"In most businesses, if you have values and good management, people become part of the family. There's pride in sharing these values. You want to know a boss cares about training and supporting you. If there is a problem, they are there for you, and that is important."
To accommodate a better work-life balance at Le Manoir, Blanc is in the process of establishing limits on the amount of hours employees can work. This, he says, will better help attract that local workforce that up until now has been so hard to engage.
"My dream is to have local young people from 20-30 miles around. They are proud of their area and you really gain. It has been done in France and Italy, but it's much more difficult here. However, if you can say your work hours are no more than 45 or 48 hours and you can say when your days off will be, it can help. It will mean simplifying the food – making it more beautiful – and simplifying the working process too. This is our aim."
But when Blanc says simplifying, he does not mean losing anything that makes the Le Manoir experience so special. As he sees it, with the restaurant focused on set menus rather than à la carte, the brigade, led by executive chef Gary Jones, is able to concentrate on achieving the purity of flavour to best represent the produce that is so lovingly tended in the restaurant gardens.
"We look at what you do when you construct a dish. You can make it as complicated or simple as you want. The more complicated, the more steps you are adding, the more distractions you are likely to have. In today's world, simplicity is important," he says.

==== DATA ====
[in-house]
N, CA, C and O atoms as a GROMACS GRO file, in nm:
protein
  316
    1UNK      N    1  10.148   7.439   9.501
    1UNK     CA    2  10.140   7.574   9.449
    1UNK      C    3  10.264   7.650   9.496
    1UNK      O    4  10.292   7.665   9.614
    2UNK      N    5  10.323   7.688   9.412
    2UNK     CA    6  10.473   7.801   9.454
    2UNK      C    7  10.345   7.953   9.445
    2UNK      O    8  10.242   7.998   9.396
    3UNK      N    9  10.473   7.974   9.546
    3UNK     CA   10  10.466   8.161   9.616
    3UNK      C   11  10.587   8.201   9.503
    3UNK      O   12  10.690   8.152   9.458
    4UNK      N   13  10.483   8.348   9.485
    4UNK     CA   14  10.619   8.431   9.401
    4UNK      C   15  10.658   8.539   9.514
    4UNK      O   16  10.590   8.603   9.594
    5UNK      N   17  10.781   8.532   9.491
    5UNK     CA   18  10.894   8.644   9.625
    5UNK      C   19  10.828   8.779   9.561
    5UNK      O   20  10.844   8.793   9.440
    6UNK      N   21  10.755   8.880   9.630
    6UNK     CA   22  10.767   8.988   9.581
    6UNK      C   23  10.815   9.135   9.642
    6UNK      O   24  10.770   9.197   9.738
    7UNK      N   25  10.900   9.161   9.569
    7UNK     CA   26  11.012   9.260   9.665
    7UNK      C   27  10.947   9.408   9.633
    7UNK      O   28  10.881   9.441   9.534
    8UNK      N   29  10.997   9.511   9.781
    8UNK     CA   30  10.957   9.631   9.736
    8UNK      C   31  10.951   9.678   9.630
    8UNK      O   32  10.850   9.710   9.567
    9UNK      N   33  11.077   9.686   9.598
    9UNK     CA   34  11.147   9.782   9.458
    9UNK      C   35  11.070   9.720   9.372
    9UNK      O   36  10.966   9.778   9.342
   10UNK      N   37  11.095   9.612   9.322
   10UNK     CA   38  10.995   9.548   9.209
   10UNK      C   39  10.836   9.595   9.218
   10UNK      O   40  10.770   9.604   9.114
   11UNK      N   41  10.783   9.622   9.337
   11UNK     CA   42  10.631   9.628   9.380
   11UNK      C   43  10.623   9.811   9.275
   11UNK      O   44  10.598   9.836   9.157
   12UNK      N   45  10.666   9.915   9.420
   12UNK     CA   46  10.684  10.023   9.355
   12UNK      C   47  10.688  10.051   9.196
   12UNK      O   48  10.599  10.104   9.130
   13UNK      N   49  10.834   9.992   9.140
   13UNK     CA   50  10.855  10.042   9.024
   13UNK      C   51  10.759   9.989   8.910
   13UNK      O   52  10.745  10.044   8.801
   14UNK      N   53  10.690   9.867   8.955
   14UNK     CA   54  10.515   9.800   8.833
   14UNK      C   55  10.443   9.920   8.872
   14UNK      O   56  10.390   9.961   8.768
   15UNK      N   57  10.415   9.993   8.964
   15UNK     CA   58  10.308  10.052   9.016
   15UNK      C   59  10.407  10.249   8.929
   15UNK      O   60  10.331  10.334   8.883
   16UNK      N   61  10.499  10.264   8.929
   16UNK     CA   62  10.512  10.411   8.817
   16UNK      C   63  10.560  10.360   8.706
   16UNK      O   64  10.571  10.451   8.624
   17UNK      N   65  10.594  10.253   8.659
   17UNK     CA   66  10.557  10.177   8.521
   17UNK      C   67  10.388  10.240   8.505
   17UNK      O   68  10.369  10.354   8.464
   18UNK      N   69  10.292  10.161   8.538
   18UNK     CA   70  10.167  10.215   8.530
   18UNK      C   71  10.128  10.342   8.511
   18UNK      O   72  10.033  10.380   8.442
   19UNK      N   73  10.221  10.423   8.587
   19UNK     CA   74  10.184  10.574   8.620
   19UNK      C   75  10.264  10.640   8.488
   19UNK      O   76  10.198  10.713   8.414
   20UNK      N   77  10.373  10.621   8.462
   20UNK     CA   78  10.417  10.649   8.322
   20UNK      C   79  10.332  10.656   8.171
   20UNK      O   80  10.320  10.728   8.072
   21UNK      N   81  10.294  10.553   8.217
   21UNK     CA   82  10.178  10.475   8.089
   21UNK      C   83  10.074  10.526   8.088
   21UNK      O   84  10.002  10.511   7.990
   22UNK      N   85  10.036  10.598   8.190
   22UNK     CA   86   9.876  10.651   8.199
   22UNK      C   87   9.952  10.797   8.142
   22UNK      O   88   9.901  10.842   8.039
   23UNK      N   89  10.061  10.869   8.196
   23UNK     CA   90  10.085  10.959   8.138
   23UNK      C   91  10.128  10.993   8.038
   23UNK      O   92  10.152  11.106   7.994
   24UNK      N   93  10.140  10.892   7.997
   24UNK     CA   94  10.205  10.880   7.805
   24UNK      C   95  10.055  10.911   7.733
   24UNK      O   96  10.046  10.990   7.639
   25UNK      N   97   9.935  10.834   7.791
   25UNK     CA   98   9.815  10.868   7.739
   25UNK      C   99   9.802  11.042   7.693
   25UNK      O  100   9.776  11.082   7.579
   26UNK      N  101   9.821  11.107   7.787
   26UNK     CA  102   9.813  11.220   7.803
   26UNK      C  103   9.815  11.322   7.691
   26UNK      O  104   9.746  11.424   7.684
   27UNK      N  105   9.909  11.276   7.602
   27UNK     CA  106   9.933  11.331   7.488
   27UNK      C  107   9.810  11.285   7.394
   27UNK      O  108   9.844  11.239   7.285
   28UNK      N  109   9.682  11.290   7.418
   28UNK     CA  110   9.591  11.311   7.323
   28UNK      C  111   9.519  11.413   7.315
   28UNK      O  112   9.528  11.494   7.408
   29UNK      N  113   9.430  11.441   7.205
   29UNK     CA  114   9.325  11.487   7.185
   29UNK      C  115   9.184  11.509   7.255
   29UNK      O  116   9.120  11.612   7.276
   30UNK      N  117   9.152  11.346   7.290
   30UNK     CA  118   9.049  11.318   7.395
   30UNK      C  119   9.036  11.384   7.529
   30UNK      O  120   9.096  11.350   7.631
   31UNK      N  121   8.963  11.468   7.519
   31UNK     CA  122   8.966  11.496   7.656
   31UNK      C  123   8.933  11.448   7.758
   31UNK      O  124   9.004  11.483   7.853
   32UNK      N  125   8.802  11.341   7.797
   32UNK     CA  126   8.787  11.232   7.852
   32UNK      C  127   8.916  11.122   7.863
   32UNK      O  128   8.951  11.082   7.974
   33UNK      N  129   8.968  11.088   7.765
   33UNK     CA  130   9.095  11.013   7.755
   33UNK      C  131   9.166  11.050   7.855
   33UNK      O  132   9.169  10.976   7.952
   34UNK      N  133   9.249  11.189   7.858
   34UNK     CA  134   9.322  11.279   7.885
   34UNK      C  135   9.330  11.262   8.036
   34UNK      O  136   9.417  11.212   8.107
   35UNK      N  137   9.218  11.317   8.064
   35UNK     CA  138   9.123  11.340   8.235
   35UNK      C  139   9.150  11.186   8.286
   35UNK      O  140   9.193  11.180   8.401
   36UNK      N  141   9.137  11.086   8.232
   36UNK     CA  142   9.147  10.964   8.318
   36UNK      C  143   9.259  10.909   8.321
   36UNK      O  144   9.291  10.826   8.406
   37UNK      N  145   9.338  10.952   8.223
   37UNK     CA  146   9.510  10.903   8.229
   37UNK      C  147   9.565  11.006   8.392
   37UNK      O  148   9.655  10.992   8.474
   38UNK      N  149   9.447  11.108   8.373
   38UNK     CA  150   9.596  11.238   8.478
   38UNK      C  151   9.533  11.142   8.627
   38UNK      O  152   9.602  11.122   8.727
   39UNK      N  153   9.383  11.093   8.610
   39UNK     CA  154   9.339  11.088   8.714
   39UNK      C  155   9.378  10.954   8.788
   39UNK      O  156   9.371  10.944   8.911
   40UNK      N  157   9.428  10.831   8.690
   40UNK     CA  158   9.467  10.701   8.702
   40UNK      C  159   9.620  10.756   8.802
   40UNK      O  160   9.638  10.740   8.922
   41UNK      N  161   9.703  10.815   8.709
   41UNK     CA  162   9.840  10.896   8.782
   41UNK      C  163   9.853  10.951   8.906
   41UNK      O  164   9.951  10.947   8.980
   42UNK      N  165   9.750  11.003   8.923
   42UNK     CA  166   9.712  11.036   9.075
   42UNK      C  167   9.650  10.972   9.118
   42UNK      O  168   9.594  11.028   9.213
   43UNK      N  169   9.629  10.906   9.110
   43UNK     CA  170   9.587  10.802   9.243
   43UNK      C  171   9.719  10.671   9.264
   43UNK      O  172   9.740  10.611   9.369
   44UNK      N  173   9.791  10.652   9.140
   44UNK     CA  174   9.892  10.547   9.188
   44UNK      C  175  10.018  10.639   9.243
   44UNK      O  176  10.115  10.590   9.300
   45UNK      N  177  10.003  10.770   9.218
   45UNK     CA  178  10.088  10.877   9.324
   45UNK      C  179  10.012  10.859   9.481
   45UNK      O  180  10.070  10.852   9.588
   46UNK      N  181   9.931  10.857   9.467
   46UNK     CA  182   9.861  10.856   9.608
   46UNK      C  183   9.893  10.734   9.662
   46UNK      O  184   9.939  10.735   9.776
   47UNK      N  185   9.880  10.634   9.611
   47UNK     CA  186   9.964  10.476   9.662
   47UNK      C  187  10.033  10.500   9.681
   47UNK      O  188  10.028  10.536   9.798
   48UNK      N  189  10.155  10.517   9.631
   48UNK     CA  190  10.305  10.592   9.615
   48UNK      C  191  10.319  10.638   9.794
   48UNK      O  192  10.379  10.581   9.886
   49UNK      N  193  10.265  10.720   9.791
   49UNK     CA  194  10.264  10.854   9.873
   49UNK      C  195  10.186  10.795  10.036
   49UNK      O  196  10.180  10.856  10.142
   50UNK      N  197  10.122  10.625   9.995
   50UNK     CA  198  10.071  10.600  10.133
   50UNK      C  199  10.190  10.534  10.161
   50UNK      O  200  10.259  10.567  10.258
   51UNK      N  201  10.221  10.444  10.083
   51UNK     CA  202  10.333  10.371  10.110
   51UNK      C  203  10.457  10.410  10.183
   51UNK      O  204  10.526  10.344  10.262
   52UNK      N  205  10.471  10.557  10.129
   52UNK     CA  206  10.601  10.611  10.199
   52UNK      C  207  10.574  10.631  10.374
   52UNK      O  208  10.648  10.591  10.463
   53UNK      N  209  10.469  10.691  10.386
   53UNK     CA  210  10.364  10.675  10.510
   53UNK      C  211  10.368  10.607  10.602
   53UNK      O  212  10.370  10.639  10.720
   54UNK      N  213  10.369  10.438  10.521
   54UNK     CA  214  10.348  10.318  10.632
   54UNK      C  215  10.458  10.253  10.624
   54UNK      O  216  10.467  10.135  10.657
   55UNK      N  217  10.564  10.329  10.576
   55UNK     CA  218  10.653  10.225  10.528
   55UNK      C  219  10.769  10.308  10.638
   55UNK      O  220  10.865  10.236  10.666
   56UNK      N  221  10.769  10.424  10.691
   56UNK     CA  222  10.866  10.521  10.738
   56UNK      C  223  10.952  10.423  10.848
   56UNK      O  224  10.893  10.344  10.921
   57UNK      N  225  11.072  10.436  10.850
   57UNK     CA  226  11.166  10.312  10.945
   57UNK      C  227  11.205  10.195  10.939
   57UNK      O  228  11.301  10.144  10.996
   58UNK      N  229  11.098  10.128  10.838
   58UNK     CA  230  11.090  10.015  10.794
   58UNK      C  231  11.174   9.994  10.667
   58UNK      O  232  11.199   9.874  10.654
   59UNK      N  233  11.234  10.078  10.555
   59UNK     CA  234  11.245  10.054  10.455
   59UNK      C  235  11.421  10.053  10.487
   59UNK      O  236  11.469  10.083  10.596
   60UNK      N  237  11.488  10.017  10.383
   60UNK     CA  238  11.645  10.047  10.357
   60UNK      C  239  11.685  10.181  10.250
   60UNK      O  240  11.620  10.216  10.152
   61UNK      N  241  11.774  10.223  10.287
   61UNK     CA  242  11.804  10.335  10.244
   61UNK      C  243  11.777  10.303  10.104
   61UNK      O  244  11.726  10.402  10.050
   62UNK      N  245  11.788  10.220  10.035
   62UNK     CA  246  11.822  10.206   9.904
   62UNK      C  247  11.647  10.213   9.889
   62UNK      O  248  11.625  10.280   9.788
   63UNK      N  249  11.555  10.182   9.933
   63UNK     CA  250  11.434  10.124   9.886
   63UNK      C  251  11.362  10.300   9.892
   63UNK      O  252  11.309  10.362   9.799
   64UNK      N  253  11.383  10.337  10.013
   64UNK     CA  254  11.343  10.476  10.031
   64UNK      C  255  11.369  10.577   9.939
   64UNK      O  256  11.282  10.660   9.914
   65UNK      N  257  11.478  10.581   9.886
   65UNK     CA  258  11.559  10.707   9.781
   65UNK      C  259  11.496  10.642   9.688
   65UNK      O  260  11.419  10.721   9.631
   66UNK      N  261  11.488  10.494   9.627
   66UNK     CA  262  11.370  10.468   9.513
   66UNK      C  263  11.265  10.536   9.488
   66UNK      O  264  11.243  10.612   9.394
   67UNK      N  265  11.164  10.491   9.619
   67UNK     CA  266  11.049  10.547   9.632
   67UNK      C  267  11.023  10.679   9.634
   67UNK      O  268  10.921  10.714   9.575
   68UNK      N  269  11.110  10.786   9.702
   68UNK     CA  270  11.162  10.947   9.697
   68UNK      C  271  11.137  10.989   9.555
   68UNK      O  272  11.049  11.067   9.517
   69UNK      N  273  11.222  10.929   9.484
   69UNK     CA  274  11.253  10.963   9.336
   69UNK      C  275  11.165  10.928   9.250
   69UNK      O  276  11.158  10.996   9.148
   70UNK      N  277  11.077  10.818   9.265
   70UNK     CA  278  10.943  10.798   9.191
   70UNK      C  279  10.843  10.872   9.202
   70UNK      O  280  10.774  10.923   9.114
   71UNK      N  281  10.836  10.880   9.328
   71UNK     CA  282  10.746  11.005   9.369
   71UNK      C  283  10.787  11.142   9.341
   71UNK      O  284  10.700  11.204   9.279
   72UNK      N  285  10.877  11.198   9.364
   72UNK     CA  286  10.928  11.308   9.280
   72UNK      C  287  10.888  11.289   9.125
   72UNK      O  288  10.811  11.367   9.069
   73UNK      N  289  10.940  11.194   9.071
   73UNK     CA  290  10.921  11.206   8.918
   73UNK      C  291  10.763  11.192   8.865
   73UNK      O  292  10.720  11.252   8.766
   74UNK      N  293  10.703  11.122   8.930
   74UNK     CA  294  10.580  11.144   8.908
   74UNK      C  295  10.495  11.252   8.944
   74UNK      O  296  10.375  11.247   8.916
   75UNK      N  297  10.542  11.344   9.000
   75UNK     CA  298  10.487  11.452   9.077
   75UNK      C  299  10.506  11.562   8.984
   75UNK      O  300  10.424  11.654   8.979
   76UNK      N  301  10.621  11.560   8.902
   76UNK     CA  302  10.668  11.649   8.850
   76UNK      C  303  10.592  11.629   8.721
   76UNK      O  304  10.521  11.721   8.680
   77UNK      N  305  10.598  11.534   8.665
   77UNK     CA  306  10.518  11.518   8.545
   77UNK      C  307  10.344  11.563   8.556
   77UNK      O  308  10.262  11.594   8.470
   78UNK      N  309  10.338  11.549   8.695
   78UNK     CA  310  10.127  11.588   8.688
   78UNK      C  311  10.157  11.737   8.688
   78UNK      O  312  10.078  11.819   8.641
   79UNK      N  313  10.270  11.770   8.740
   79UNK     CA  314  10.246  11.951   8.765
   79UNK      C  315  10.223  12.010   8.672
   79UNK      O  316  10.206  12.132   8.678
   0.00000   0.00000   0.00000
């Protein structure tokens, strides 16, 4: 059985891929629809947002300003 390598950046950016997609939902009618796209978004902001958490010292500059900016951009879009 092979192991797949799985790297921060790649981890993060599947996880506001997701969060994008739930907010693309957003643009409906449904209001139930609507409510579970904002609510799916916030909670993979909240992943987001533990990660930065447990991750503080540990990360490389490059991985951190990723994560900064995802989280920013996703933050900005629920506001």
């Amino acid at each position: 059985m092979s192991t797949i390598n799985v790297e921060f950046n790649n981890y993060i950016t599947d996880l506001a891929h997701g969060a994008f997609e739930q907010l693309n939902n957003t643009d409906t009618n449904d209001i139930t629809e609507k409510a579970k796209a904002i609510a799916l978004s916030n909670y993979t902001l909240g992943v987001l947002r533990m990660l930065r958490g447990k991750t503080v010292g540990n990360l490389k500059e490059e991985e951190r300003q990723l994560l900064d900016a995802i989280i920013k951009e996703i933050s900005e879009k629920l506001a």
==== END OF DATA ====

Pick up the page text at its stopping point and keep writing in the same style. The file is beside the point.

"We only have a menu now – no à la carte – because the modern guest is exhausted. They don't want to make choices. I have cut down the wine list by two-thirds too. From 1,600 references we now have 500, the majority of which are organic and biodynamic. We improve the guest experience, we improve workflow, we cut wastage."
Each improvement and tweak to the hotel, restaurant and gardens at Le Manoir contributes to the continued evolution of the property and its people, which in turn invigorates the guest experience.
"Our guests expect the best and they're right to demand it. It's what we have to deliver," Blanc says. "We have had to move from a space where a young team has been locked in and furloughed to suddenly having to work at that level. It's not easy but we must deliver. Nobody expects less – neither guests or Michelin. "The aim for us has always been creating extremely memorable moments. It's not just the food, it's the complete experience and it always will be."
The kitchen garden